If cruising by yacht charter up from the south, the Port Everglades Inlet is the best entry into the Intracoastal Waterway that runs north and south parallel to the coast.
Fort Lauderdale and Broward County have over 30 marinas so you are sure to find one for provisioning your yacht, with great choices including the Hyatt Regency Pier 66 Resort & Marina, Bahia Mar Yachting Center, or the Marriott Portside Marina. Two good spots to anchor your charter yacht include the well-protected Lake Sylvia - a free anchorage off of the Intracoastal Waterway, and the city’s mooring ball area on the south end of the Las Olas Bridge.
One of the joys of yachting in Fort Lauderdale is pulling up to a dock alongside one of the city’s many waterfront restaurants. Enjoy tasty fare and docking for your charter yacht at 15th Street Fisheries, Blue Moon Fish Company or the Southport Raw Bar, or try Bahia Cabana. Choices with boat docking along the New River include the River House or the Downtowner Saloon.
Navigate your charter yacht to Fort Lauderdale – The Venice of America!
A yachting adventure along Florida’s Intracoastal Waterway offers easy navigation and incredible scenery from Fort Lauderdale to Miami. Stretching over 1000 miles from Norfolk, VA to Key Biscayne, the Intracoastal Waterway, or ICW, is a combination of manmade canals and natural waterways maintained by the US Army Corps of Engineers.
The ICW ribbons Florida’s coastline for 380 protected miles of delightful cruising – the ideal way to see South Florida.
What will you enjoy most as you explore along South Florida’s ICW – the areas of unspoiled natural beauty, the dockside restaurants to suit any palate, or the architecturally striking high rise cities?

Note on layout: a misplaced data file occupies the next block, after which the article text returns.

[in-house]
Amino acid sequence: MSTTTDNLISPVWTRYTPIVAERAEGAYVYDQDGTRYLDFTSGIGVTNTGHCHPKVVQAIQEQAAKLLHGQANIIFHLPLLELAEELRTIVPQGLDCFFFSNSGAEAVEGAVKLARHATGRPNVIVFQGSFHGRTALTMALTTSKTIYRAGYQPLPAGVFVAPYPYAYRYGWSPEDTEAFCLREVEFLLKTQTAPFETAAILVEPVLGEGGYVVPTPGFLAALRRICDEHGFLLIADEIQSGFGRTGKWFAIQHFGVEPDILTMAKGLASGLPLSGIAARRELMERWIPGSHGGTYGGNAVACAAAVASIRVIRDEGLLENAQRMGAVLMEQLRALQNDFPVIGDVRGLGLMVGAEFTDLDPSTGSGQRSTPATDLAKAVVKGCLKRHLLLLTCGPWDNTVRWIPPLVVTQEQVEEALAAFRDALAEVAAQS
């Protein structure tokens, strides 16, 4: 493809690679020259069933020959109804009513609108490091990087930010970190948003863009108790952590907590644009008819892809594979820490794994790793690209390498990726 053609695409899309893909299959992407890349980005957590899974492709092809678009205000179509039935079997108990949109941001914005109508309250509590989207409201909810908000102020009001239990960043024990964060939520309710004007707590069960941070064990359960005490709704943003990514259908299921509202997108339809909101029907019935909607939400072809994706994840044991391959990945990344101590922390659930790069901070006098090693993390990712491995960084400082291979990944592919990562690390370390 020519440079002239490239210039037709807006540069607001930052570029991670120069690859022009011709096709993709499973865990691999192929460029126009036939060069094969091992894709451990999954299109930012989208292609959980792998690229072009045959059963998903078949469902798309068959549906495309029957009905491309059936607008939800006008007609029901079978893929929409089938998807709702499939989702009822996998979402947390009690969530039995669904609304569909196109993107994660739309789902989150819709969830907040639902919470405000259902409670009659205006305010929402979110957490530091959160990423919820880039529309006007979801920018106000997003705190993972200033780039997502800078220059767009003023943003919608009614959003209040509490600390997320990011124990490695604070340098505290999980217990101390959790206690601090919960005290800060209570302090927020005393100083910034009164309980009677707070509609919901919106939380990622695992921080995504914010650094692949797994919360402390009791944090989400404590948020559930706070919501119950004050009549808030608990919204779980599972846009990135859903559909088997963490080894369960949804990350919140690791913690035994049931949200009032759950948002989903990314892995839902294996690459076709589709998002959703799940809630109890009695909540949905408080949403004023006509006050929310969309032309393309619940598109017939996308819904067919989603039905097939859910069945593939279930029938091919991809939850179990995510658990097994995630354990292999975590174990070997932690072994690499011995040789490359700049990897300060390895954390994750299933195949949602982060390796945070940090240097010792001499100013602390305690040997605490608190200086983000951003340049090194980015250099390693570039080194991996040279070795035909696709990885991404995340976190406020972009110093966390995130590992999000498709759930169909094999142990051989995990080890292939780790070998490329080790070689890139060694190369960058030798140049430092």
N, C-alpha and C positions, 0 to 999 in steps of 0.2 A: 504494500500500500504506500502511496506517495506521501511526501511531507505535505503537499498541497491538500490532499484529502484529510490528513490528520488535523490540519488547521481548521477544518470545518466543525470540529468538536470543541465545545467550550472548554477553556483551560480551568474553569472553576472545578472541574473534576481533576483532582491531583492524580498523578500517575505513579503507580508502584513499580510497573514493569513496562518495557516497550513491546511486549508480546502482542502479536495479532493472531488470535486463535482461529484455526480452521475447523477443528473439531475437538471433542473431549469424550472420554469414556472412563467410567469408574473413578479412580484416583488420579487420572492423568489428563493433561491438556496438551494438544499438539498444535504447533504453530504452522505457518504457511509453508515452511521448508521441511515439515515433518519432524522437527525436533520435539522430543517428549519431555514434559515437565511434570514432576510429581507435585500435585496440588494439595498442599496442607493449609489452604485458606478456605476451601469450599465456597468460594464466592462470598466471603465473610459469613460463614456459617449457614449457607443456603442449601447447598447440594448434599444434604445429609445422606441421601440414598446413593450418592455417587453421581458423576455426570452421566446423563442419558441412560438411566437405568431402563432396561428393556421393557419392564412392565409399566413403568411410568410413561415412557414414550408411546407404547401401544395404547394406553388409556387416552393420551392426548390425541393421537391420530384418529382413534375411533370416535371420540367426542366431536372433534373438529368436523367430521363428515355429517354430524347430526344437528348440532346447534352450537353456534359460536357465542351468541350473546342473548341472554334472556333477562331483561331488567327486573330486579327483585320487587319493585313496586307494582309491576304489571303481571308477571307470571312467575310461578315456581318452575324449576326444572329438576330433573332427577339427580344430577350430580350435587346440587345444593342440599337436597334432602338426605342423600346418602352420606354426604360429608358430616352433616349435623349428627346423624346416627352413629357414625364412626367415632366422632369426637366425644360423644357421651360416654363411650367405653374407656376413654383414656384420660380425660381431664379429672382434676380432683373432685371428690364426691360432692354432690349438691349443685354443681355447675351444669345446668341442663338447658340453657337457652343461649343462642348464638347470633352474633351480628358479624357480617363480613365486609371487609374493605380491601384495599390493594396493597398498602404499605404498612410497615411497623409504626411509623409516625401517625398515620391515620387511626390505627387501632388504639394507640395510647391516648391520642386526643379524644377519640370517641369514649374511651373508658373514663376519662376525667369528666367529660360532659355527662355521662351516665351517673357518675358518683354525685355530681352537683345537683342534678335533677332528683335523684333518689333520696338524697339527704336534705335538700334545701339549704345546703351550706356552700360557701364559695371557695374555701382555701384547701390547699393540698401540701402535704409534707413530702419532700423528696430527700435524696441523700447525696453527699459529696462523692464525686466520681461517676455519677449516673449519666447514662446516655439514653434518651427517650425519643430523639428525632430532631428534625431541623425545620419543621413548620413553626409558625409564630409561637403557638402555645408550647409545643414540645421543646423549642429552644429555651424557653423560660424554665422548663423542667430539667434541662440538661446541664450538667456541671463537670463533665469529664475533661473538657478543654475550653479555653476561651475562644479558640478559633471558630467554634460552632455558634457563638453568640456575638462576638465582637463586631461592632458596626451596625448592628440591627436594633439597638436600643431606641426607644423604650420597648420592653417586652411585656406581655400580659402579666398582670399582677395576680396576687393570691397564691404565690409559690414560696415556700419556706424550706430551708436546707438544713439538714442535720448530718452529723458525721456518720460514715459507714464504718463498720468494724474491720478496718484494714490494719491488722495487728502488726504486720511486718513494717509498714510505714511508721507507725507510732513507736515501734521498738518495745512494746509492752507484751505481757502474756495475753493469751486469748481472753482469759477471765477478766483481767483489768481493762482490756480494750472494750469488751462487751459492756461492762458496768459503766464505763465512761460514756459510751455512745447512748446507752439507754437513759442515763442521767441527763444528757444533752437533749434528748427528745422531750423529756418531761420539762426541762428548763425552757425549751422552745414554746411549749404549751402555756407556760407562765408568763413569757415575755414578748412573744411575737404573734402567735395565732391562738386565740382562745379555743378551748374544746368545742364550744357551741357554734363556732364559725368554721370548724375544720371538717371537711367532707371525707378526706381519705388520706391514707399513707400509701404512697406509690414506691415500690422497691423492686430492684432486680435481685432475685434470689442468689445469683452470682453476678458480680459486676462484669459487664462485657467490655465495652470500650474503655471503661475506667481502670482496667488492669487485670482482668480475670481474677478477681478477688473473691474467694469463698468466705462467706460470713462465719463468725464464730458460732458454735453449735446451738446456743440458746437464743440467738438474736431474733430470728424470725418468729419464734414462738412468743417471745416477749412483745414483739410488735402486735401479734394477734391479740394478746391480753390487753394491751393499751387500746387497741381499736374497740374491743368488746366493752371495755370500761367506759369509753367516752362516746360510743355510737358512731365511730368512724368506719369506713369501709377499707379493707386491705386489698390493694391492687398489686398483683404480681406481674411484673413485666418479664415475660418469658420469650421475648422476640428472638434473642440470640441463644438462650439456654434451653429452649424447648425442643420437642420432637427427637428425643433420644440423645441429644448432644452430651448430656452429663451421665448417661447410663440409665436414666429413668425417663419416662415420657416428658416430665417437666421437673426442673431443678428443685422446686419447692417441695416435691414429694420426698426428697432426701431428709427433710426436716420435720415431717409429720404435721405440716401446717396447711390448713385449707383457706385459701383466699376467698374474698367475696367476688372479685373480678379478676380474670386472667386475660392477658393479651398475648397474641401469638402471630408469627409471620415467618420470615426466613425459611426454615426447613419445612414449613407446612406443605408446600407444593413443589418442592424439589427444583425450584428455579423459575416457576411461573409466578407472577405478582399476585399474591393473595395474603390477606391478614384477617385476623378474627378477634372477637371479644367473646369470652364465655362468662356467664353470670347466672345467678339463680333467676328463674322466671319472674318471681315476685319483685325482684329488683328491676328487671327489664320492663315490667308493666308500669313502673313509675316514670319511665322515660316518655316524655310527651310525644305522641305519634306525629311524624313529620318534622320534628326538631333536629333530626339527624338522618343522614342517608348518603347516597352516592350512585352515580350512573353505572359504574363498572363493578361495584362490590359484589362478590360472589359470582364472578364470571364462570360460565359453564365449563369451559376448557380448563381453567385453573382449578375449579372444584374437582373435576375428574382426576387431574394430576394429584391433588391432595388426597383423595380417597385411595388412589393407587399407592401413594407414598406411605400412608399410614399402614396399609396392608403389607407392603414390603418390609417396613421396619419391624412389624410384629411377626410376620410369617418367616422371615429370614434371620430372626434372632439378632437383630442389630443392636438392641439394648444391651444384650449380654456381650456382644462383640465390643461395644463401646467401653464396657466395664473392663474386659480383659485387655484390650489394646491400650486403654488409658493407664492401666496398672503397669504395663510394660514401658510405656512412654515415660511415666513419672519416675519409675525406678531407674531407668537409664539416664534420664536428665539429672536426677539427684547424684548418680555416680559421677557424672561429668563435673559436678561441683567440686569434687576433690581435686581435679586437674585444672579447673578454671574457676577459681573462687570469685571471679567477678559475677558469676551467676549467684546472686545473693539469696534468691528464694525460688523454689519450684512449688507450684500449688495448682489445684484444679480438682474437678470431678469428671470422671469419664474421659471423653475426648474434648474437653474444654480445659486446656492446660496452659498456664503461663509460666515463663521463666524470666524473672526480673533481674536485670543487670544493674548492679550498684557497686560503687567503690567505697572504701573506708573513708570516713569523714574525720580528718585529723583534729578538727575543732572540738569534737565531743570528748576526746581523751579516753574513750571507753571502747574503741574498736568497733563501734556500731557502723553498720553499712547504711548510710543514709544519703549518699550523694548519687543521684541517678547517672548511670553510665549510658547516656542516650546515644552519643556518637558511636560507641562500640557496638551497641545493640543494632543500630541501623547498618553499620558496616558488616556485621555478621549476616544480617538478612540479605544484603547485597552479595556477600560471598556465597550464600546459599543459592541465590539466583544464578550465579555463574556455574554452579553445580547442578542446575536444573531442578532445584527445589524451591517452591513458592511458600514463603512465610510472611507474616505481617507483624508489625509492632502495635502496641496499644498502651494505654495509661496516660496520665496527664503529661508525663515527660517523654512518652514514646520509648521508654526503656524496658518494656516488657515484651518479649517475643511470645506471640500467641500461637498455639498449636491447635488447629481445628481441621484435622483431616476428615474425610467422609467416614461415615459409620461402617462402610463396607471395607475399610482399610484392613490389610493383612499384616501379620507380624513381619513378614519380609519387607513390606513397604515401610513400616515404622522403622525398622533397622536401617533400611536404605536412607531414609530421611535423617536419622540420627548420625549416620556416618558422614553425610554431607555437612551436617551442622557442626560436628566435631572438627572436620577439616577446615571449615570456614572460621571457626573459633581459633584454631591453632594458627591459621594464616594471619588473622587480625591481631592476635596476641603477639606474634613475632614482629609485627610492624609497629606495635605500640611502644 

In Broward County, Fort Lauderdale’s New River showcases the Riverwalk Arts & Entertainment District filled with restaurants, taverns, museums and shopping. The ICW through Fort Lauderdale is lined with waterfront mansions beautiful beyond the imagination.
Leaving Fort Lauderdale and cruising south, Dania Beach is the site of Harbor Towne Marina, as well as John U. Lloyd State Park which offers ocean access through the Intracoastal Waterway to the Port Everglades inlet. The next stop south in your charter yacht is Hollywood, Florida, the 10th largest city in the state. It is well worth going ashore to enjoy the city’s many pleasures such as horse racing, casinos, golf, and the quaint Hollywood Beach and Boardwalk with its unique shops and restaurants.
Hallandale is next on the route south, with its waterfront homes and condos galore. Entering Miami-Dade County, boaters also enjoy Aventura, which features plentiful marinas including Turnberry Isle Marina and Williams Island Marina for provisioning. Aventura is known for its upscale condominiums as well as malls and exclusive boutiques featuring goods from all over the world.
Cruise on south into North Miami Beach where modern condominiums make you wonder if you are in Florida or perhaps a more northern metropolis. Sunny Isles Beach is a notable stop. Shortly you’ll arrive at Miami’s Biscayne Bay where the ICW broadens and you’ll enjoy breathtaking views of the international city of Miami.
Continue yachting under the Julie Tuttle Causeway and McArthur Causeway. Key Biscayne is essentially the end of the Intracoastal Waterway where the Atlantic and the ICW become one.